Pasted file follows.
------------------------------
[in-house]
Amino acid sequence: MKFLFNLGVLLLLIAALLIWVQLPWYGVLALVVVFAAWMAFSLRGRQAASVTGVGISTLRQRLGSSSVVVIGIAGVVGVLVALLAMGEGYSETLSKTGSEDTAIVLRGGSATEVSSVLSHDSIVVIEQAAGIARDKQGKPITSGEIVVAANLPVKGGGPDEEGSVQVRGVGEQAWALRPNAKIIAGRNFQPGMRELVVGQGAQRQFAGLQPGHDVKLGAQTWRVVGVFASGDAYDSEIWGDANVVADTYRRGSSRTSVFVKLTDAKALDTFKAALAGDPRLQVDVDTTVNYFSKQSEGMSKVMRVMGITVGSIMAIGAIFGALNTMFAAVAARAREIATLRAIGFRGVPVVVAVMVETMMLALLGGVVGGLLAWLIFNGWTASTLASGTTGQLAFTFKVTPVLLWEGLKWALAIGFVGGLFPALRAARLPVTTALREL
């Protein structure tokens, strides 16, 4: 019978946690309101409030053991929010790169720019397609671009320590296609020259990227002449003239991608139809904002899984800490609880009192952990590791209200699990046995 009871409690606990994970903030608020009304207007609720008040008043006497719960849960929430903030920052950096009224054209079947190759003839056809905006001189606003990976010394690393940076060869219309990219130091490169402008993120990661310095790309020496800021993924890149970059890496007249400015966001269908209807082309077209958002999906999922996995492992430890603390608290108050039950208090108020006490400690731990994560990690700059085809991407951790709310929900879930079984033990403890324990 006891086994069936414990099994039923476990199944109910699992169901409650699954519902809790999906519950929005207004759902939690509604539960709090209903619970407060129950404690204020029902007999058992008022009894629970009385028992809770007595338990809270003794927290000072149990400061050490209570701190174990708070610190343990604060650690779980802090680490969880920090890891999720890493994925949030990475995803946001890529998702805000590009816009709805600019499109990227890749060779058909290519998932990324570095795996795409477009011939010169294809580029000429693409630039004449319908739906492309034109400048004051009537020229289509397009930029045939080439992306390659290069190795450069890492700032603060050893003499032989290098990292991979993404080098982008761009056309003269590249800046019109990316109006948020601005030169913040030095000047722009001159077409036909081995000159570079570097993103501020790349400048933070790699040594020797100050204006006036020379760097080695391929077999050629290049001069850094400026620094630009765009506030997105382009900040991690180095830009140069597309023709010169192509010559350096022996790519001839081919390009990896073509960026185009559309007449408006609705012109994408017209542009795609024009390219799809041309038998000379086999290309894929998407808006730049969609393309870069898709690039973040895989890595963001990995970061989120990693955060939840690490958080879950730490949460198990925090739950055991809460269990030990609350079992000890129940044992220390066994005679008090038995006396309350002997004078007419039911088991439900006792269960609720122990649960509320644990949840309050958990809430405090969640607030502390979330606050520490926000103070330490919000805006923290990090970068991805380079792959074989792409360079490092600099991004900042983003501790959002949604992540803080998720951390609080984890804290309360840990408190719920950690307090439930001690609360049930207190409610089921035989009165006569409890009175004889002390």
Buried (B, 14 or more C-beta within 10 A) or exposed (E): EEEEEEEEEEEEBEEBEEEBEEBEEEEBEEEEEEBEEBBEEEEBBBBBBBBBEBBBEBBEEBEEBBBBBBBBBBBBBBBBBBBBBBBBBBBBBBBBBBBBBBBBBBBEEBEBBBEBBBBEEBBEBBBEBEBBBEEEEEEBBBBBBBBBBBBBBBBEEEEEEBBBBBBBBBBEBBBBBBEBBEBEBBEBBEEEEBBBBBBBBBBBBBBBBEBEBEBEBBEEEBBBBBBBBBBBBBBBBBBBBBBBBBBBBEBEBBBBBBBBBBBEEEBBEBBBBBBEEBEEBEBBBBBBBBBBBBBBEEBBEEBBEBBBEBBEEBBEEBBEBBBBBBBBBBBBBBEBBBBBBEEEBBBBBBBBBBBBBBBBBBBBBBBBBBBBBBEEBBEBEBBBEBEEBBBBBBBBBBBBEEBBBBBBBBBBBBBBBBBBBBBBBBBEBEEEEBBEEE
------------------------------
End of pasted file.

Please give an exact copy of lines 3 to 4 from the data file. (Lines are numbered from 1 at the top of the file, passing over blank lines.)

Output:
């Protein structure tokens, strides 16, 4: 019978946690309101409030053991929010790169720019397609671009320590296609020259990227002449003239991608139809904002899984800490609880009192952990590791209200699990046995 009871409690606990994970903030608020009304207007609720008040008043006497719960849960929430903030920052950096009224054209079947190759003839056809905006001189606003990976010394690393940076060869219309990219130091490169402008993120990661310095790309020496800021993924890149970059890496007249400015966001269908209807082309077209958002999906999922996995492992430890603390608290108050039950208090108020006490400690731990994560990690700059085809991407951790709310929900879930079984033990403890324990 006891086994069936414990099994039923476990199944109910699992169901409650699954519902809790999906519950929005207004759902939690509604539960709090209903619970407060129950404690204020029902007999058992008022009894629970009385028992809770007595338990809270003794927290000072149990400061050490209570701190174990708070610190343990604060650690779980802090680490969880920090890891999720890493994925949030990475995803946001890529998702805000590009816009709805600019499109990227890749060779058909290519998932990324570095795996795409477009011939010169294809580029000429693409630039004449319908739906492309034109400048004051009537020229289509397009930029045939080439992306390659290069190795450069890492700032603060050893003499032989290098990292991979993404080098982008761009056309003269590249800046019109990316109006948020601005030169913040030095000047722009001159077409036909081995000159570079570097993103501020790349400048933070790699040594020797100050204006006036020379760097080695391929077999050629290049001069850094400026620094630009765009506030997105382009900040991690180095830009140069597309023709010169192509010559350096022996790519001839081919390009990896073509960026185009559309007449408006609705012109994408017209542009795609024009390219799809041309038998000379086999290309894929998407808006730049969609393309870069898709690039973040895989890595963001990995970061989120990693955060939840690490958080879950730490949460198990925090739950055991809460269990030990609350079992000890129940044992220390066994005679008090038995006396309350002997004078007419039911088991439900006792269960609720122990649960509320644990949840309050958990809430405090969640607030502390979330606050520490926000103070330490919000805006923290990090970068991805380079792959074989792409360079490092600099991004900042983003501790959002949604992540803080998720951390609080984890804290309360840990408190719920950690307090439930001690609360049930207190409610089921035989009165006569409890009175004889002390």
Buried (B, 14 or more C-beta within 10 A) or exposed (E): EEEEEEEEEEEEBEEBEEEBEEBEEEEBEEEEEEBEEBBEEEEBBBBBBBBBEBBBEBBEEBEEBBBBBBBBBBBBBBBBBBBBBBBBBBBBBBBBBBBBBBBBBBBEEBEBBBEBBBBEEBBEBBBEBEBBBEEEEEEBBBBBBBBBBBBBBBBEEEEEEBBBBBBBBBBEBBBBBBEBBEBEBBEBBEEEEBBBBBBBBBBBBBBBBEBEBEBEBBEEEBBBBBBBBBBBBBBBBBBBBBBBBBBBBEBEBBBBBBBBBBBEEEBBEBBBBBBEEBEEBEBBBBBBBBBBBBBBEEBBEEBBEBBBEBBEEBBEEBBEBBBBBBBBBBBBBBEBBBBBBEEEBBBBBBBBBBBBBBBBBBBBBBBBBBBBBBEEBBEBEBBBEBEEBBBBBBBBBBBBEEBBBBBBBBBBBBBBBBBBBBBBBBBEBEEEEBBEEE